Broadway favorite Anne Runolfsson plays opera diva Carlotta. Marilyn Caskey, who previously played the role of Carlotta for several years, now plays the mysterious ballet mistress Madame Giry. She is the only actress in the history of the Broadway production to have been contracted to play both principal roles. Larry Wayne Morbitt plays the vainglorious opera tenor Piangi, a role he’s performed for over seven years at The Majestic, since 1998.

Heather McFadden, who performed with the national tour, is making her Broadway debut as Madame Giry’s daughter, the young ballerina Meg. Having been on maternity leave, Ms. McFadden returned to the production this week.

The 35-member person cast features three performers who have been with the show since the beginning: George Lee Andrews (Monsieur André), Mary Leigh Stahl (Wardrobe Mistress/Confidante) and Richard Warren Pugh (Don Attilio).

Monday's audience will be studded with stars who will attend a lavish masked ball at New York's Waldorf-Astoria. Among the stars expected to attend are Michael Crawford, who created the title role and Maria Friedman who starred in the London production and then reprised her acclaimed performance in New York.

When that happens Monday, January 9, it will be eighteen years to the day from when he first started previewing The Phantom of the Opera at the Majestic. The $8 million production of Phantom opened on Jan. 26, 1988 followed by an opening-night black tie affair at the Upper West side Beacon Theatre. More than 11 million people have seen it on Broadway alone, where it has grossed $600 million.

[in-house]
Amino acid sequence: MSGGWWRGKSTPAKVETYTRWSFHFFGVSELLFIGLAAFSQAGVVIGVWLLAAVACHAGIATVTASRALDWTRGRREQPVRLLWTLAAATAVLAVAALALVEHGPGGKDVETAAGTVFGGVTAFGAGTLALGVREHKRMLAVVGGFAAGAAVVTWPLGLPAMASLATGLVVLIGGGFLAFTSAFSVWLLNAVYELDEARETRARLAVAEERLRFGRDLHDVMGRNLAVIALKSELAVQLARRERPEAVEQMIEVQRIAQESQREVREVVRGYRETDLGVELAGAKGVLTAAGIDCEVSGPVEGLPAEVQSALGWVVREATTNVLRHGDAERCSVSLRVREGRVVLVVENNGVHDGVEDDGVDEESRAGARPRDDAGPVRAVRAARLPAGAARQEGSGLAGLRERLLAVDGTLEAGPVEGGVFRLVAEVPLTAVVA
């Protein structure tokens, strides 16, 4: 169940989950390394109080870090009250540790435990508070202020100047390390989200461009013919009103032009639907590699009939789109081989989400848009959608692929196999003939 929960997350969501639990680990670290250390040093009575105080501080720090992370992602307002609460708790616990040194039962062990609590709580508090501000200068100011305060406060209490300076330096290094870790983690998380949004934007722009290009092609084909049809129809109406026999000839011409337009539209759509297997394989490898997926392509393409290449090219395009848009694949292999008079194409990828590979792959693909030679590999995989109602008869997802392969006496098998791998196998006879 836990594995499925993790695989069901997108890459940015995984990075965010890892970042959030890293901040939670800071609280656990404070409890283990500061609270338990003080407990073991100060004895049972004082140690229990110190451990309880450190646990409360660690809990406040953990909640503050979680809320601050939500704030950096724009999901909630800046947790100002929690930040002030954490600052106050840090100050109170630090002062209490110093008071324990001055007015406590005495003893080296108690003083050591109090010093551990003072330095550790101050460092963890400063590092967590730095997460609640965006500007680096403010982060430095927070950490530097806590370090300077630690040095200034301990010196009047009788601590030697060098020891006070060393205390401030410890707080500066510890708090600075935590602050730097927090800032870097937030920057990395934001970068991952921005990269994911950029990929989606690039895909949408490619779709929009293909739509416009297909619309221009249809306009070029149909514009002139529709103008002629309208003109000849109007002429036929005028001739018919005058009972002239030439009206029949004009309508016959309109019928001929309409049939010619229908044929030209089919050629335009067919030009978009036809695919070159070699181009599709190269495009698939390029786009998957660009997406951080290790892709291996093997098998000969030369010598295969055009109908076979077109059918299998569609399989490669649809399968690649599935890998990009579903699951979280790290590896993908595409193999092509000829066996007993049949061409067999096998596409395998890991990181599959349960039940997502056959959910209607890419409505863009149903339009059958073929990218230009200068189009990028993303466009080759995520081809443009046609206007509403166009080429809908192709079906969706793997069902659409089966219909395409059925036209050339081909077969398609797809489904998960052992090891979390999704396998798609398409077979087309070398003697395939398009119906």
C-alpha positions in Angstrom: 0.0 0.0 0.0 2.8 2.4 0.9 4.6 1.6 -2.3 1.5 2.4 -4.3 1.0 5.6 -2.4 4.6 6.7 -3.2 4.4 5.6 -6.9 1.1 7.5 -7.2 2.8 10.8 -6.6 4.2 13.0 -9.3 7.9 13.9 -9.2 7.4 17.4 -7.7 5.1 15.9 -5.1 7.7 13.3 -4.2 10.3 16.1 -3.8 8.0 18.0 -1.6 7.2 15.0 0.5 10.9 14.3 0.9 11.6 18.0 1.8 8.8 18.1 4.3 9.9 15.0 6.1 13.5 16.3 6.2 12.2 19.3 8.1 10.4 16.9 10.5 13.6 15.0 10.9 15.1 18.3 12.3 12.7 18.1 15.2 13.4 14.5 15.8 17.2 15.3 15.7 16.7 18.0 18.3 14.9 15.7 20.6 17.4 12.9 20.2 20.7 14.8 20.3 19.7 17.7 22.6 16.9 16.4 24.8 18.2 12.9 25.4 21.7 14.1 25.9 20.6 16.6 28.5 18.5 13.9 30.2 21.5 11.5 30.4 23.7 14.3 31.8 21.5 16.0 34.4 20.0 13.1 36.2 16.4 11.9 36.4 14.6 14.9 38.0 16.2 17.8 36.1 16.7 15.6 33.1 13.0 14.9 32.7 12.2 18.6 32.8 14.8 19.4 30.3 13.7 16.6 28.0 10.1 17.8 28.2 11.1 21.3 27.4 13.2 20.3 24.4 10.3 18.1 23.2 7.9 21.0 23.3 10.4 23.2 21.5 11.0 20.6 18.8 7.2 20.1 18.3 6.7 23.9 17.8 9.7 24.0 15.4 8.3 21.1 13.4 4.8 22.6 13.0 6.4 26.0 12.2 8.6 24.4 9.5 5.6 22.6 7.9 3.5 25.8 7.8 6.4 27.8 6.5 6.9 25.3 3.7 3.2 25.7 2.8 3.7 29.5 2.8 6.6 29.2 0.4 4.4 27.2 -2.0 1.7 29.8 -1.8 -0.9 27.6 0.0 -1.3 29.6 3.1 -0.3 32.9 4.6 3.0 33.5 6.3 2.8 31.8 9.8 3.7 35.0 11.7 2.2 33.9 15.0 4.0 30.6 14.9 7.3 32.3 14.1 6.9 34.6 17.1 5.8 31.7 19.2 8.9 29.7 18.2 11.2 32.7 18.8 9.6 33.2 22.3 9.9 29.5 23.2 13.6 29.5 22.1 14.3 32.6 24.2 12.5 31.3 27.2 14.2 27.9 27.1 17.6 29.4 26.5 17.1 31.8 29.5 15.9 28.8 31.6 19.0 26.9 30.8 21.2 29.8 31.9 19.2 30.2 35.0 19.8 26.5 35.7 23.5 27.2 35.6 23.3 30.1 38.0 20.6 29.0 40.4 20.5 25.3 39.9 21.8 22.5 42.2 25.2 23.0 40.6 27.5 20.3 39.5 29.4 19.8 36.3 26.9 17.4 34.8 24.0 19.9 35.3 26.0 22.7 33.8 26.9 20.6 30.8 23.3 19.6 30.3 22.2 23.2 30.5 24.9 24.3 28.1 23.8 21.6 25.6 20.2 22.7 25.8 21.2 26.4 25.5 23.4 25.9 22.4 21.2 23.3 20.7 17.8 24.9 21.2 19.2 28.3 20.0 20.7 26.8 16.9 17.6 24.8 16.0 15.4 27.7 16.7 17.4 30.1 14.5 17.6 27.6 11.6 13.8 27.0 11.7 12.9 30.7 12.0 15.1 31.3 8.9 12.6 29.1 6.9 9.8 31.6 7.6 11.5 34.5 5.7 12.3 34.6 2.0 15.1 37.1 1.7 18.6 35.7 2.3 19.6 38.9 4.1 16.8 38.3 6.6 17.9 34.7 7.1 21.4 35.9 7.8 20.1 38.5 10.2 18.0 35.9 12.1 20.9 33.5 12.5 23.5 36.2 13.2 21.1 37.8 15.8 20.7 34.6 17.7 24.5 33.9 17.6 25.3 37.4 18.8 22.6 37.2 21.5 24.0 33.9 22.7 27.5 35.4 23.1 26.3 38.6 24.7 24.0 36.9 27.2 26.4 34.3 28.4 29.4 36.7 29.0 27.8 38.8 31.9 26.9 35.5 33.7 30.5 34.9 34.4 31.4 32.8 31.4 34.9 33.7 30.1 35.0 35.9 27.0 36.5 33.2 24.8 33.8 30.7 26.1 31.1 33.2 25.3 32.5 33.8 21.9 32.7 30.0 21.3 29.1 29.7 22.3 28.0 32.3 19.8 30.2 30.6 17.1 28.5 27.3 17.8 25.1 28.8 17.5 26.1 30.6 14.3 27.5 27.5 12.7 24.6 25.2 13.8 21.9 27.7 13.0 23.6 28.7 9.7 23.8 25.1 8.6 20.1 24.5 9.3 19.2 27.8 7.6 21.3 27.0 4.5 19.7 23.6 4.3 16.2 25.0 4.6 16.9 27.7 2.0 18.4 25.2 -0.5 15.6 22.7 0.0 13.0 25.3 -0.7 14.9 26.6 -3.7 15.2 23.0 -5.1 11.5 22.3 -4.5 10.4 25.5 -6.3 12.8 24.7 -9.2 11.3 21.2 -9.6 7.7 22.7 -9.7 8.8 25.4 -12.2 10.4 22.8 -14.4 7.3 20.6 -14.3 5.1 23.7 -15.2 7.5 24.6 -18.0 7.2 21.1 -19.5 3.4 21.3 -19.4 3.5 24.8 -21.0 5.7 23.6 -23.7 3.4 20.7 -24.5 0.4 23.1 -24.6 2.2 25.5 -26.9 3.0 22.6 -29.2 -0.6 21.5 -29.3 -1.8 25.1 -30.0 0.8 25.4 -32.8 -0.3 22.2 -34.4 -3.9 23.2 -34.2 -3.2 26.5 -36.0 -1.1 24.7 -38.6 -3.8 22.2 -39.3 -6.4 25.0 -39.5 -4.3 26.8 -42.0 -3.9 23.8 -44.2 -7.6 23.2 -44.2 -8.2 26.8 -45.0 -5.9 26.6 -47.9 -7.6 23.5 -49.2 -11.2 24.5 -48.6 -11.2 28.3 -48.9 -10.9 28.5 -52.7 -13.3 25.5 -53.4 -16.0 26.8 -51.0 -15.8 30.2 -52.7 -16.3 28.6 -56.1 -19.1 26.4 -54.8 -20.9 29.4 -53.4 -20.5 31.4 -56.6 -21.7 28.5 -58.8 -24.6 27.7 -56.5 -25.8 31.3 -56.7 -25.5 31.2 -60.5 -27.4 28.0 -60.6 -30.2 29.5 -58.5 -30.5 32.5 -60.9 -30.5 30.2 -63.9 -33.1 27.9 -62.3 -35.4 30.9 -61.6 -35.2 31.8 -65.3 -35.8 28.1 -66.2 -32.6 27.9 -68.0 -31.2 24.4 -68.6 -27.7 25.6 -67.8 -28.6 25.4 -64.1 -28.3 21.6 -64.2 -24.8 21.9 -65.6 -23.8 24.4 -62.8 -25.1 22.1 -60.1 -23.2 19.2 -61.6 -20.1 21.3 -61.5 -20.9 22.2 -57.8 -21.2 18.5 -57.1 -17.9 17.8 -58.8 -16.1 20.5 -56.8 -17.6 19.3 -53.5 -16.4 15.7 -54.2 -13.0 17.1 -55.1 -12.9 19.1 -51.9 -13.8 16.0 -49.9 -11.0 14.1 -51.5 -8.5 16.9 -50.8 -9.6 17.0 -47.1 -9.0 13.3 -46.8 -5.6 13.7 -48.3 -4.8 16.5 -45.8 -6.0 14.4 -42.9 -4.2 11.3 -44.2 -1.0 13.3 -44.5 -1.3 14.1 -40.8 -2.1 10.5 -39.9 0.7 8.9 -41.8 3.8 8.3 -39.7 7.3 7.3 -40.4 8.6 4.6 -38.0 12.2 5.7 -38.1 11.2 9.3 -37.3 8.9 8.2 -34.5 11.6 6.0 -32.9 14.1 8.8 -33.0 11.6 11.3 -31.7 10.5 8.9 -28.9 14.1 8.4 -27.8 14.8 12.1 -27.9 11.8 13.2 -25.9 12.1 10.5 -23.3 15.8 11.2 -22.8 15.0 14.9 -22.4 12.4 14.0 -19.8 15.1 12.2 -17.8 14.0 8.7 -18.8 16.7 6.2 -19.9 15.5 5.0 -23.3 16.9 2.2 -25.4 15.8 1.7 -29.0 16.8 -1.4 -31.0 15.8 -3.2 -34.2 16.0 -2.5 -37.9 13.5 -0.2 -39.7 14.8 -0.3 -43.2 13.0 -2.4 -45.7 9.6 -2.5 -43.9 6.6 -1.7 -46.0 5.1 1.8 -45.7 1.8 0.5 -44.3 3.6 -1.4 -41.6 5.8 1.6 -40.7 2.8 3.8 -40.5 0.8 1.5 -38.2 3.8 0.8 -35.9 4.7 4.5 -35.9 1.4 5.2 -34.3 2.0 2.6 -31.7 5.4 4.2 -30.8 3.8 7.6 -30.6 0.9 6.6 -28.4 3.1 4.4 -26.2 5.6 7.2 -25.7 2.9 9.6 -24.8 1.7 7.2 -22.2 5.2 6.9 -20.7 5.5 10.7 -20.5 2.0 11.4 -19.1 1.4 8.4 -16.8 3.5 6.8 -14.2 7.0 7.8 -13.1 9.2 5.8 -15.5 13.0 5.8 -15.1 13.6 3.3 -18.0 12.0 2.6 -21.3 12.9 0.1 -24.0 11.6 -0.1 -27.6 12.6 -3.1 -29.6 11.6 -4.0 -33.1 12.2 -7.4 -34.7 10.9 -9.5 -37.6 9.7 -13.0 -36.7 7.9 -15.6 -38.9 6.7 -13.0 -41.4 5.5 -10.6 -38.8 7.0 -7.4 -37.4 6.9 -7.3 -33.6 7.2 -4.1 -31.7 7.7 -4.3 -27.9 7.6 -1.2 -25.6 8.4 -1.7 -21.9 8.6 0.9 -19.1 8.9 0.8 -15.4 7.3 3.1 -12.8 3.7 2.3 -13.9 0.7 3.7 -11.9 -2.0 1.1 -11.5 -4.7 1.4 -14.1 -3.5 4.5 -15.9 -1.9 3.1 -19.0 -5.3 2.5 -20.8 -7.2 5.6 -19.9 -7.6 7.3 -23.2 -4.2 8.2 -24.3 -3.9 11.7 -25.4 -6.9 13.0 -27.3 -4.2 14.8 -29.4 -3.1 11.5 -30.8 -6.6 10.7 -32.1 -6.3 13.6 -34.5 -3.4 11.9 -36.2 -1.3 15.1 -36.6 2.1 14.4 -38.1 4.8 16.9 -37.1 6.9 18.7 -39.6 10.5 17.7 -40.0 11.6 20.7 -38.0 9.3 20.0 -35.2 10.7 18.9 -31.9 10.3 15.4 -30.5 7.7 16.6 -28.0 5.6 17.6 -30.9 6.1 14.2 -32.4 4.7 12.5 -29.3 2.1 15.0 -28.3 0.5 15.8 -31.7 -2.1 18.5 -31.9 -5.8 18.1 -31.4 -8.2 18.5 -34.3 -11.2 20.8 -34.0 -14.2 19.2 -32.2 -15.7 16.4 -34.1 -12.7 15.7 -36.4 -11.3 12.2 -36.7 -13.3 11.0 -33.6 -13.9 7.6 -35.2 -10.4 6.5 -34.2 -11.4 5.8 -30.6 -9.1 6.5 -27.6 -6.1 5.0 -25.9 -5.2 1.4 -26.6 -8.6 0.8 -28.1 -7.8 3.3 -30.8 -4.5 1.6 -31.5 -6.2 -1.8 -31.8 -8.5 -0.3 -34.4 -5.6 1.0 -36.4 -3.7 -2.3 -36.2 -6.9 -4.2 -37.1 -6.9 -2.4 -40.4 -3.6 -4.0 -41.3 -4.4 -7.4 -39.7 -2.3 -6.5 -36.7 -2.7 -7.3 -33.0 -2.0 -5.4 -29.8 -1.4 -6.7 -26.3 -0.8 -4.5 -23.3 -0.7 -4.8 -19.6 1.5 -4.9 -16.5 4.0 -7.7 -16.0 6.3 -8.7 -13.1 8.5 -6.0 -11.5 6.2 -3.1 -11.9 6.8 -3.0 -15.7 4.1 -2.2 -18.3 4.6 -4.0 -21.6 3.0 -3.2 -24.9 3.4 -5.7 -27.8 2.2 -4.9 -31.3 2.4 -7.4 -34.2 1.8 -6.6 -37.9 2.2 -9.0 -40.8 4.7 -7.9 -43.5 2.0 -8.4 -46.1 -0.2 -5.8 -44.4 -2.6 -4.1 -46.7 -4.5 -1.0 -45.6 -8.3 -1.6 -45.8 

The Phantom of the Opera became the second longest-running show in Broadway history in February 2003 when it surpassed the 6,680 performance run of Les Misérables (now closed after 16 years), putting only one show ahead of it: Cats - which closed, after 18 years and 7,485 performances. Andrew Lloyd Webber has composed the two longest-running shows in Broadway history: Phantom and Cats. Cameron Mackintosh has produced the three longest-running shows: Les Miz, Phantom and Cats.

The Cameron Mackintosh/Really Useful Theatre Company, Inc. production of Andrew Lloyd Webber's Phantom, directed by Harold Prince, played its milestone 7,000th Broadway performance at the Wednesday matinee, November 10, 2005. On that day it become one of only two productions in Broadway history to reach 7,000 performances.

Last month the Broadway and the US national touring company celebrated an unprecedented 20,000 performances in the United States.